Godiva Chocolate's Taste-Tester Is The Real-Life Willy Wonka

"I lost my personal identity. It was replaced by 'someone with access to chocolate.'"

Meet the real-life Willy Wonka. His name is Wayne Puglia and he's the Senior Vice President of Global Research and Quality at Godiva. And yes, he realizes just how lucky he is.

"Let's put it this way," he tells me. "When I started working for Godiva, I lost my personal identity. It was replaced by 'someone with access to chocolate.'"

Puglia's fancy title means that he's responsible for Godiva's product development, commercialization, quality control and food safety -- essentially, he's the company's official taste tester. On a typical day, he eats about 8 ounces of "product," which can range from Godiva's signature chocolate to decadent shakes to the pastries served at the brand's global cafes.


Working with a team of six chefs, who are located in either Pennsylvania, Japan, China or Brussels, and a few chef assistants, Puglia helps come up with every single confection Godiva offers, selecting ingredients you'd find at the supermarket. Although Puglia's not a chef and has received no official culinary training (he studied science in college and went on to get an MBA), he started his career in product development at Nabisco working with chewing gum and candy. Luckily, he seems rather happy to have landed in the artisanal chocolate biz at Godiva, where recipes and taste trump food science.

It rarely takes Puglia more than five minutes to end up in the test kitchen once he arrives at the corporate offices in New York City or Reading, PA. Currently, he's working on Godiva's soft-serve ice cream cones, which will be in China, Japan and Europe. Don't think he's been spending entire days with a spoon in a tub of ice cream, though -- portion control is the number one rule of food tasting, since a taste tester at Godiva may have to sample up to 12 different flavors of various products a day.

"We don't really want to finish the whole cone, as much as I would love to," he says. "That was probably the most difficult part of starting at Godiva, just maintaining a certain amount of self control."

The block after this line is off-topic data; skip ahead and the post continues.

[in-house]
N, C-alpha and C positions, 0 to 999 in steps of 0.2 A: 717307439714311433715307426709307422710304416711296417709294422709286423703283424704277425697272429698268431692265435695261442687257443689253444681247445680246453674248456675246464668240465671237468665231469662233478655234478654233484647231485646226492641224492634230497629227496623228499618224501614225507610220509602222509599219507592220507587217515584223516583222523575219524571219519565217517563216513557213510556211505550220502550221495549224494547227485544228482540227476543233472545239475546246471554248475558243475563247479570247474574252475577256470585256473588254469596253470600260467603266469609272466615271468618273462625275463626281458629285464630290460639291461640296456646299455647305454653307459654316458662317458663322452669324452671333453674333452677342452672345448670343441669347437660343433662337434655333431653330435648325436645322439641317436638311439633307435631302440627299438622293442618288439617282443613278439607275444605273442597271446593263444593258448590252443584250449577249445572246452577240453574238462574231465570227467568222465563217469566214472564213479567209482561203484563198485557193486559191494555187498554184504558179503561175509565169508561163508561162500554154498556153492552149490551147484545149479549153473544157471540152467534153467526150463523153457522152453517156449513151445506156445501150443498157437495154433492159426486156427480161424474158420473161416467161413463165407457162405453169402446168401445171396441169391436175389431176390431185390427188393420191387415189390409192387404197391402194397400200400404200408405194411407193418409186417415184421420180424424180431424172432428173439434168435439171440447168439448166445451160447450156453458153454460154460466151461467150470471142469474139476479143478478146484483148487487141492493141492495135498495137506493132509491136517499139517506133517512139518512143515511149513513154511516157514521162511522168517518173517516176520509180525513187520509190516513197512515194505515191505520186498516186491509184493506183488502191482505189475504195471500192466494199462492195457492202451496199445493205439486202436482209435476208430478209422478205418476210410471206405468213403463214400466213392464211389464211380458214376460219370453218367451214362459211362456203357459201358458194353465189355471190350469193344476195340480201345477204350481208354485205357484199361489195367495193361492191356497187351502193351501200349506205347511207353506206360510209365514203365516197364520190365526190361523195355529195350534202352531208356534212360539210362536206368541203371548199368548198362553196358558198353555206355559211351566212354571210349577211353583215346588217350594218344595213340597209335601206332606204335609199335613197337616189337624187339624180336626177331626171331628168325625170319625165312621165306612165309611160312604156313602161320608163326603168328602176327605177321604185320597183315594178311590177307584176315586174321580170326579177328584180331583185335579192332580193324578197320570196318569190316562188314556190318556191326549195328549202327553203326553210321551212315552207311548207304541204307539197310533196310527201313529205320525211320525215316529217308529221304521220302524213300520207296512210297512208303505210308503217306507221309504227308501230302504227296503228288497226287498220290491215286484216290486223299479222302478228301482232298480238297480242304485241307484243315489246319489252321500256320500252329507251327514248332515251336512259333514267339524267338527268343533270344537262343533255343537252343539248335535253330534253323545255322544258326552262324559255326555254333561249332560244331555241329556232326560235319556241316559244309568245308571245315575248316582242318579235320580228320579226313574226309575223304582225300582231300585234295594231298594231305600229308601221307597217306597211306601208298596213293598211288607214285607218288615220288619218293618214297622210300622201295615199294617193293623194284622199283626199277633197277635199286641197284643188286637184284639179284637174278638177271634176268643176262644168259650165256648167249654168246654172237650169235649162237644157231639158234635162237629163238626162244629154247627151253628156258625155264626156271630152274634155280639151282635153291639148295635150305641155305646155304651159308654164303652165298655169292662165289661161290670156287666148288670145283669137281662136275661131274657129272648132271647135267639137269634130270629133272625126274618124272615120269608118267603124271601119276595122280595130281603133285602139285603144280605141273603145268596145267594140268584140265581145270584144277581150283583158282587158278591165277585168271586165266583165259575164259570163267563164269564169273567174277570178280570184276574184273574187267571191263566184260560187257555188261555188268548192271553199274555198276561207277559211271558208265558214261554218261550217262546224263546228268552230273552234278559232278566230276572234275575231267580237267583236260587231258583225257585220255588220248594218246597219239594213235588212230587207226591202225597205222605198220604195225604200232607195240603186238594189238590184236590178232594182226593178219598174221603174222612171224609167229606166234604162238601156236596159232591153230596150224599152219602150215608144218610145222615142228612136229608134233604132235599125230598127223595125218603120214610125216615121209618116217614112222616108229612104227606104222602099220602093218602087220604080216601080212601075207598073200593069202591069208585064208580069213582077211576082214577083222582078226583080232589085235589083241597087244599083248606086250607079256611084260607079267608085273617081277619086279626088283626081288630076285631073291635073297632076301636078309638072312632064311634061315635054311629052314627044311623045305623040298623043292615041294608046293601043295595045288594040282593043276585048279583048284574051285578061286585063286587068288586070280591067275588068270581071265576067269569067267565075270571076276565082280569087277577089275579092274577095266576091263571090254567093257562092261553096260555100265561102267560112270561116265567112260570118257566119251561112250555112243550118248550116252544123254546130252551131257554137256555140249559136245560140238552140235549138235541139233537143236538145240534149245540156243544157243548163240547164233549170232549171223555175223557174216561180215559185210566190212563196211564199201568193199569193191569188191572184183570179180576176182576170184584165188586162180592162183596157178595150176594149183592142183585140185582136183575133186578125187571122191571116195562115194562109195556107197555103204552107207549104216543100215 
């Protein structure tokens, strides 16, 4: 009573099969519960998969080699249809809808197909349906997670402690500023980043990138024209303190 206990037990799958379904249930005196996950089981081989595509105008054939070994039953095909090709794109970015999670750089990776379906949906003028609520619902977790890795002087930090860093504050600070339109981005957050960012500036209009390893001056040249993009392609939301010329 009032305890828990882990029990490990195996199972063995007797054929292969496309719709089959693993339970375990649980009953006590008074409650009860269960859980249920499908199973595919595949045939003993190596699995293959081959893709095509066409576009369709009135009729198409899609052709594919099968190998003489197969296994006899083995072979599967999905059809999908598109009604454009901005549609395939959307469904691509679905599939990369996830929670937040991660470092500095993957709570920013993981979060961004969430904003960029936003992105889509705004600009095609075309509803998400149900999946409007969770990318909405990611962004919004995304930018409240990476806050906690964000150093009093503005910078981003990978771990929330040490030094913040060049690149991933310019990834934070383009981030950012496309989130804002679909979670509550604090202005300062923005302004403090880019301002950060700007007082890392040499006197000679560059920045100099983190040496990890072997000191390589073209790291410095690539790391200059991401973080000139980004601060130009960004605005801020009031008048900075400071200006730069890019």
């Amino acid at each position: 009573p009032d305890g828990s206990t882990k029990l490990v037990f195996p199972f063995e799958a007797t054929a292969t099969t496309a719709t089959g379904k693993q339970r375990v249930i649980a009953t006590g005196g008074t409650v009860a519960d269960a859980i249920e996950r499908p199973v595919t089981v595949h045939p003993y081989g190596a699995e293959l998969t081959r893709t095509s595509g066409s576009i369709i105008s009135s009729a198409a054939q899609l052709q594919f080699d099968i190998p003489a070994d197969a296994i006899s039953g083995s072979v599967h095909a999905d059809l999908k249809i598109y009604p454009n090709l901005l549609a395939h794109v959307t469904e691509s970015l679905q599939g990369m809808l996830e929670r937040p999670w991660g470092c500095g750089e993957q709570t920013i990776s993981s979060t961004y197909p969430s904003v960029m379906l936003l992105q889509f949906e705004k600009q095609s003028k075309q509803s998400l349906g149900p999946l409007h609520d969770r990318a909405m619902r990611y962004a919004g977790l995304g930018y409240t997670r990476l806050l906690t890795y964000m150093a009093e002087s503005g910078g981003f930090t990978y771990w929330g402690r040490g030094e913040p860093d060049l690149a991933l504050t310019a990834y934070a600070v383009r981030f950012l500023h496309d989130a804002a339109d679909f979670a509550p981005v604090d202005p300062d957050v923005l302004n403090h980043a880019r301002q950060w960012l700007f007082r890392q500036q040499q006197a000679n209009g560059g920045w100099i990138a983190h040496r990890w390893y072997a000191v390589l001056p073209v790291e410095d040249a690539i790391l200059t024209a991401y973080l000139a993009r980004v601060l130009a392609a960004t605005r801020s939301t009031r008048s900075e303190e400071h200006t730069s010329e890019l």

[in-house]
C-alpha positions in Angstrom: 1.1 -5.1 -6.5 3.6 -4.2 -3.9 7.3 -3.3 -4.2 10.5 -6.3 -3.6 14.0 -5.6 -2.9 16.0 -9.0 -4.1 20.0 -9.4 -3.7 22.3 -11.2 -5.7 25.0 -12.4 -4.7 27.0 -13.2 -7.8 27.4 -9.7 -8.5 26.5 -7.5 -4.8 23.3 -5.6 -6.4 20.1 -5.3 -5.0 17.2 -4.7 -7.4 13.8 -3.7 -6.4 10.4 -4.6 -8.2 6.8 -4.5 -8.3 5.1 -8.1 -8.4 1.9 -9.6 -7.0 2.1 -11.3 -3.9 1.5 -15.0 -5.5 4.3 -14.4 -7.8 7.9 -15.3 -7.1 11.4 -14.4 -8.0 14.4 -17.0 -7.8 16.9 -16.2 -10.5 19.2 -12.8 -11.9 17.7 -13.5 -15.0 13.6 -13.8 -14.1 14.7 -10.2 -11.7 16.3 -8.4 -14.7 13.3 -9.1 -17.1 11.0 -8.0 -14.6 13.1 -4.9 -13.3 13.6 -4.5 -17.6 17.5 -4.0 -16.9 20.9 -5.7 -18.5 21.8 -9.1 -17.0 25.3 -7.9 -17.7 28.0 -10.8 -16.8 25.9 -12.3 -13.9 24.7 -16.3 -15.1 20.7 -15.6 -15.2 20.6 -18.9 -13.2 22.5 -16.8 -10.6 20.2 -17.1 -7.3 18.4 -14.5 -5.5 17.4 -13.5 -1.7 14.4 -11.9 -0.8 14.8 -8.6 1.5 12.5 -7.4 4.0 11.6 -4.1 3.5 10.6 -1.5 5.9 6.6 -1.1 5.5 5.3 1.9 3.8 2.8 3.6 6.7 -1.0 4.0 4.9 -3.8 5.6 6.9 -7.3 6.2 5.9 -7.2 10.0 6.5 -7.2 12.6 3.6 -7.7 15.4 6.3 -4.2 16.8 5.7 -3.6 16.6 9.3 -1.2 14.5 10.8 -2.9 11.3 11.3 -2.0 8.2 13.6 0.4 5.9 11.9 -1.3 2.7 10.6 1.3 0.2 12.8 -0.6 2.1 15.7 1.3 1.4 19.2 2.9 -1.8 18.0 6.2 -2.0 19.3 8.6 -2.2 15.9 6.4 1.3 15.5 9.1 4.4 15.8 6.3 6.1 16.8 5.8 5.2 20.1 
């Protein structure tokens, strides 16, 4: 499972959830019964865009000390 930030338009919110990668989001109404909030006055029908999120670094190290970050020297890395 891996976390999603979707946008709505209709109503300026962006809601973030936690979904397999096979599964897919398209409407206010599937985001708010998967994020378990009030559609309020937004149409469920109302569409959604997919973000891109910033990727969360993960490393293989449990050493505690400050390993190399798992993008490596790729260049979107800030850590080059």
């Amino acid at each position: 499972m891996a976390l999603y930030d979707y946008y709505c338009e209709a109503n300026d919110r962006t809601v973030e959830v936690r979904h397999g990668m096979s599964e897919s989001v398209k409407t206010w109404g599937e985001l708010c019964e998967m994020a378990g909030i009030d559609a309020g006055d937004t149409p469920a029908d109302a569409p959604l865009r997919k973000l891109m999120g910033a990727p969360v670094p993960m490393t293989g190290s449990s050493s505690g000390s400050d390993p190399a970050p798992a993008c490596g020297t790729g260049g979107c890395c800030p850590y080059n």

wayne chocolate
Wayne Puglia (left); Puglia's "favorite" piece of Godiva chocolate, Midnight Swirl (right)

If his team is testing alcohol, they won't swallow it, so they don't lose the ability to discern between samples. If they're testing chocolate, they'll have about a half to a quarter of a piece. "We don't just take one shot at it and say, 'Okay, this is fine,'" he says, explaining that they'll taste various chocolate blends, flavor combinations and intensity levels. They may go through 10 or 15 iterations to create one particular piece.

Once they've narrowed it down to two options, they'll go back and taste more of each during different times of the day so that they've tried each one in the morning and afternoon. They'll also informally test products by leaving some around the office and taking note of how fast employees snatch them up. And then, of course, they'll do a bit of consumer testing now and then in Godiva's stores.

"A test I like to use with consumers when I give them a sample is I just look at their eyes," he tells me. "If their eyes widen, to me, that's an involuntary reaction."

Naturally, this kind of perspective is needed for a group of people who are required to eat high quality sweets for a living. In the five years that he's been at Godiva, Puglia can't seem to remember a time he's entered the kitchen and not eaten something, whether or not he's been in the mood for chocolate. After a while, "you sort of only know what's less good," he says. With so much rich chocolate to consume, most of the chefs at Godiva eat fruit and salad for breakfast and lunch. Puglia himself seldom orders dessert outside of work -- one can only have so much sugar.


Surprisingly, Puglia, a self-proclaimed "sweet tooth," doesn't consider himself a chocoholic, and he claims to have liked chocolate "just as much as any other people did growing up." Sure, he's not a chef -- or even a supertaster -- but he has a deep understanding of both food product development and the hyper-local customs centered around chocolate (like White Day in Japan). Most importantly, the man loves his work and has enthusiasm to boot.

"But seriously, when you tell people you work for Godiva, you can just see the fascinated look on their faces," he tells me. "A lot of people, just like me, really want to work in chocolate."

If that doesn't sound like a modern-day Wonka to you, then I don't know who will.

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